M14/M14A1 Rifle
by Tim Davis

The M14 was designed as a suitable US rifle to fire the newly standardized 7.62-mm NATO round. The M14 was adopted by the US military in May 1957, and is still considered one of the finest military rifles ever made.

The M14 evolved from the basic Garand action, one of the most durable designs ever. It uses gas tapped from the barrel; the operating rod and bolt function in the same way. The 20 round magazine and flash suppressor are the main differences between the two rifles. All models are capable of semi or automatic firing.

The M-14A1 was used as a squad/section automatic weapon. This version differs by the addition of a compensator, rubber recoil pad, pistol and fore-end grips, and a bipod. A winter trigger is also available for both versions. The M14 is capable of firing grenades and attaching a bayonet. There were two types of folding stocks. The sniper version was fitted with a Redfield scope. The M14 stock was made originally made from wood. In tropical environments this caused the wood to warp and made it difficult if not impossible to remove the trigger mechanism to clean the rifle. Later versions were made from fiberglass to eliminate this problem.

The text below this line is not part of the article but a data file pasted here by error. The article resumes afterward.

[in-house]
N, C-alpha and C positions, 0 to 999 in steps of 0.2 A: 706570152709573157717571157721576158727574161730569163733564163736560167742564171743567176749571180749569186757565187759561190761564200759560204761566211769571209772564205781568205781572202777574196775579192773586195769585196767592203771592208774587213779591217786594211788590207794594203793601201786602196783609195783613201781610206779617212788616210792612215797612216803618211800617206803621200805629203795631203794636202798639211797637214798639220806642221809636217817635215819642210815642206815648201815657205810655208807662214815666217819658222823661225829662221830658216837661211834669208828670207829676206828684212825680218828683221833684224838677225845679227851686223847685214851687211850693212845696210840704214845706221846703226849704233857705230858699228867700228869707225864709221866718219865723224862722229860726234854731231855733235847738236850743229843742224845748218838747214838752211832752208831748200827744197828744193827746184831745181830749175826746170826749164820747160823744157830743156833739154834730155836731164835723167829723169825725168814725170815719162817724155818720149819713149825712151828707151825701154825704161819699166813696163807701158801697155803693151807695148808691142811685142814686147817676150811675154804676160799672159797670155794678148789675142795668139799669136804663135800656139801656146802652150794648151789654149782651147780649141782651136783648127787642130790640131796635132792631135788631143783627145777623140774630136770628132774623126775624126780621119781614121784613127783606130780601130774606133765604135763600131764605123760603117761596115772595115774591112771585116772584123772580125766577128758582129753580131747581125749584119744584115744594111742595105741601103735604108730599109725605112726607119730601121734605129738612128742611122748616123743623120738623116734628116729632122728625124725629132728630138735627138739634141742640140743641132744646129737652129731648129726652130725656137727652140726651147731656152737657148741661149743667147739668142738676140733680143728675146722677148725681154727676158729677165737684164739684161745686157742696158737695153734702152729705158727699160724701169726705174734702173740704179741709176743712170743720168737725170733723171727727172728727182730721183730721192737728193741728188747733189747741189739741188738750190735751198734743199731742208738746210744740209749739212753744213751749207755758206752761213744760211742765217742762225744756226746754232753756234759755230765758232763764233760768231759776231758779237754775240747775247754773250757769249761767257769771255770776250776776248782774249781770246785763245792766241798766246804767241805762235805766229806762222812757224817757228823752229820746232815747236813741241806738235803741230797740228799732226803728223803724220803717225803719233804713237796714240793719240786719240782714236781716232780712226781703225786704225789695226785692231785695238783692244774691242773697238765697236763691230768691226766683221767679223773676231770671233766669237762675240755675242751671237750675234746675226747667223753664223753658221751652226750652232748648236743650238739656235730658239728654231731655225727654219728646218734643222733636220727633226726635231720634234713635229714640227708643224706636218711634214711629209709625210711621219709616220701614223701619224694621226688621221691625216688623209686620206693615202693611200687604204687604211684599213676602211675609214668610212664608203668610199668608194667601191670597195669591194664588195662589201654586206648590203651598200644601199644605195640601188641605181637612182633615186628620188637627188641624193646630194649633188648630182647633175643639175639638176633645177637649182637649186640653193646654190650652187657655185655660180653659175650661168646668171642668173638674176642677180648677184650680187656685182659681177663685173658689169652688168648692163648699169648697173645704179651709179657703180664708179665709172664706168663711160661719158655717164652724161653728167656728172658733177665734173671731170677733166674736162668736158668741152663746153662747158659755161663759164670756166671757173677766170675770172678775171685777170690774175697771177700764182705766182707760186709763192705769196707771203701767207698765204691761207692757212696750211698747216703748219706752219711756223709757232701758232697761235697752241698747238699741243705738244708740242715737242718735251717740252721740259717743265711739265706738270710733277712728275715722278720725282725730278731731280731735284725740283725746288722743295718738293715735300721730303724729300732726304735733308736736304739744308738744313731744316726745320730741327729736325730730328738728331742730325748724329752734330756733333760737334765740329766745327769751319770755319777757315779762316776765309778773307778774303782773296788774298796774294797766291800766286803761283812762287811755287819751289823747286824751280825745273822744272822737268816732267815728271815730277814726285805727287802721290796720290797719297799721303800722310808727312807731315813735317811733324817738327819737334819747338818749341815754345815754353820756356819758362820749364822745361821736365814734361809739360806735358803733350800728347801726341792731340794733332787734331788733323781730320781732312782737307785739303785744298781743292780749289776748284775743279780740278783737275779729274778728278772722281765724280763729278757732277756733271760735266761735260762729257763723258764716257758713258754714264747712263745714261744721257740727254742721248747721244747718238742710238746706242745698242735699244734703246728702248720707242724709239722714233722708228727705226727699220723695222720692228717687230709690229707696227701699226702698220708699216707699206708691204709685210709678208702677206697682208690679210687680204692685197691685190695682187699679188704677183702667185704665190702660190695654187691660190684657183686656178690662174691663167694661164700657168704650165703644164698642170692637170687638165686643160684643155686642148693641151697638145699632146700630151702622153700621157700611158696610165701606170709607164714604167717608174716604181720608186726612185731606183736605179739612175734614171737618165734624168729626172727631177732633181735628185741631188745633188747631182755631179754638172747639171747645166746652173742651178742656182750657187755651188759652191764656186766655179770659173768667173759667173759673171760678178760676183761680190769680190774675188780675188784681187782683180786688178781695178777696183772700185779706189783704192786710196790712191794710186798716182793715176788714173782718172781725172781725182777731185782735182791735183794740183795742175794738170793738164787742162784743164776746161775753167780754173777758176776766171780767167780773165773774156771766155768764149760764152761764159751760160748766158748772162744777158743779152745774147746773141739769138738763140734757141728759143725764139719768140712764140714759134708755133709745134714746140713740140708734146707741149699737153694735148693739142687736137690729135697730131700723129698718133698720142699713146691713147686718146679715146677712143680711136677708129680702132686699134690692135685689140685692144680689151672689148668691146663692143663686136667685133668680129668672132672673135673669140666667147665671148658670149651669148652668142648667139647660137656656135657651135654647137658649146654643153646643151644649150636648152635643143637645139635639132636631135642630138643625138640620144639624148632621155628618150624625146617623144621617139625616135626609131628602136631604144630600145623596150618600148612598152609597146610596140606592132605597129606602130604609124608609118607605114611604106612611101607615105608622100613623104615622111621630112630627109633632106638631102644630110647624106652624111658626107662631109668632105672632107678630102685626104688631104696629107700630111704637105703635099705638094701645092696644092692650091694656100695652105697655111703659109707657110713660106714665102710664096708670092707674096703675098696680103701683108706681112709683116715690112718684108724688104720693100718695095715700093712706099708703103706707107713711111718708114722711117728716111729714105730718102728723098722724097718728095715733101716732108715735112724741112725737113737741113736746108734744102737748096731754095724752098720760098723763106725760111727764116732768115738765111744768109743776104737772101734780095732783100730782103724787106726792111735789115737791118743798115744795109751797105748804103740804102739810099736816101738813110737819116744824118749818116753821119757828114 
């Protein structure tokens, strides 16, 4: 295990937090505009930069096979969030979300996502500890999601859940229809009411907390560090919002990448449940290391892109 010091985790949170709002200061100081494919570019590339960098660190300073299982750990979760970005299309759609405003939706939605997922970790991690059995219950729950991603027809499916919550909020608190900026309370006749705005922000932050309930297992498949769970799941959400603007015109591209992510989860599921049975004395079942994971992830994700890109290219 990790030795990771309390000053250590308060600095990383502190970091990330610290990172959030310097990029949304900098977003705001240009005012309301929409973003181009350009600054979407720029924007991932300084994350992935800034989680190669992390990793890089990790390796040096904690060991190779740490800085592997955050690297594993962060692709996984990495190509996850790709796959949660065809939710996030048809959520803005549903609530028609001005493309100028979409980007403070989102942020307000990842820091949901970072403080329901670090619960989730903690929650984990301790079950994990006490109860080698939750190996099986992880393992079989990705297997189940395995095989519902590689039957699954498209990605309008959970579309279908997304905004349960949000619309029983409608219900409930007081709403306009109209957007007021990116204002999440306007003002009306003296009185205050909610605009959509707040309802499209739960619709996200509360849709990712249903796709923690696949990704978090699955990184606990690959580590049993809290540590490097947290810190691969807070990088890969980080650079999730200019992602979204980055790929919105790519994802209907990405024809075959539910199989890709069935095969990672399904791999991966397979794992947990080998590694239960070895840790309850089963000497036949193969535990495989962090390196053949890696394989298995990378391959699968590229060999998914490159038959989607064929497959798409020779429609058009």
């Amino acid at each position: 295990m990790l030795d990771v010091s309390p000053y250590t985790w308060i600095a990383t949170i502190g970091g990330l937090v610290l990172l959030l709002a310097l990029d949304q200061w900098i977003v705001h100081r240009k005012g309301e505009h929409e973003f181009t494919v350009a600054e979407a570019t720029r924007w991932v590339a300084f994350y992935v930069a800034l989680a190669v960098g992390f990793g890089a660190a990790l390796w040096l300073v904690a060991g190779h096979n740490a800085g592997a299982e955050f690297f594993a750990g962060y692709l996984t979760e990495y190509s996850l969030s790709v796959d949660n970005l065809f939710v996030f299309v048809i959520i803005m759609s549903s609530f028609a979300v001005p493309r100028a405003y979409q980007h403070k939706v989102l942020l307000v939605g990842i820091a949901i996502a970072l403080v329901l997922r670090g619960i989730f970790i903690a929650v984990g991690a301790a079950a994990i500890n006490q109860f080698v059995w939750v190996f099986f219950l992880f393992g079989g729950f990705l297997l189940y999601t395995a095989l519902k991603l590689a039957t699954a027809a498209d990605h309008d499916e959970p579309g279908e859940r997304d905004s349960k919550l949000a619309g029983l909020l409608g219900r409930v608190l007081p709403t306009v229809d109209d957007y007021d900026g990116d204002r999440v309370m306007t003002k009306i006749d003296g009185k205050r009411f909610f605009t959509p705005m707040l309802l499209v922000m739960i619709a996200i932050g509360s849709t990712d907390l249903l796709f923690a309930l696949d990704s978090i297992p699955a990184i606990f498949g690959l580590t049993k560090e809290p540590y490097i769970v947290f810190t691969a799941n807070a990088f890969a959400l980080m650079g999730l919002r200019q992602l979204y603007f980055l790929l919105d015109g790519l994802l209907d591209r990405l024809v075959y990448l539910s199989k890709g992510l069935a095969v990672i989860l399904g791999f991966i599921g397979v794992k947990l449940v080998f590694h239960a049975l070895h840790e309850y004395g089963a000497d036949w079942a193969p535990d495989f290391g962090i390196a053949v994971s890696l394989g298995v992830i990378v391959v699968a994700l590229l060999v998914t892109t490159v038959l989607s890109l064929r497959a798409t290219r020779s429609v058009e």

The M14 and modified versions such as the M21 (designed for snipers) have long been favorites in the Army. Even when the newer Colt Industries M16 became the standard infantry rifle, many still favored the M14 because of its heavier bullet and accuracy. Although the M14 is no longer in production, it can still be found in large numbers in South America.


Primary Function Individual Battle Rifle
Squad/Section automatic weapon
Manufacturer Springfield Armory,
Harrington and Richardson Arms Company,
Olin-Matheson Chemical Corp. (Winchester Western Division)
Caliber 7.62-mm NATO
Length 44.1 in
Weight
(including sling, full mag)
11 lbs
Effective Range    550 m
Operation Gas
Muzzle Velocity 855 m/sec
Sight Front - blade with protecting ears
Rear - aperture
Magazine 20 round detachable box type
Cyclic Rate 750 rpm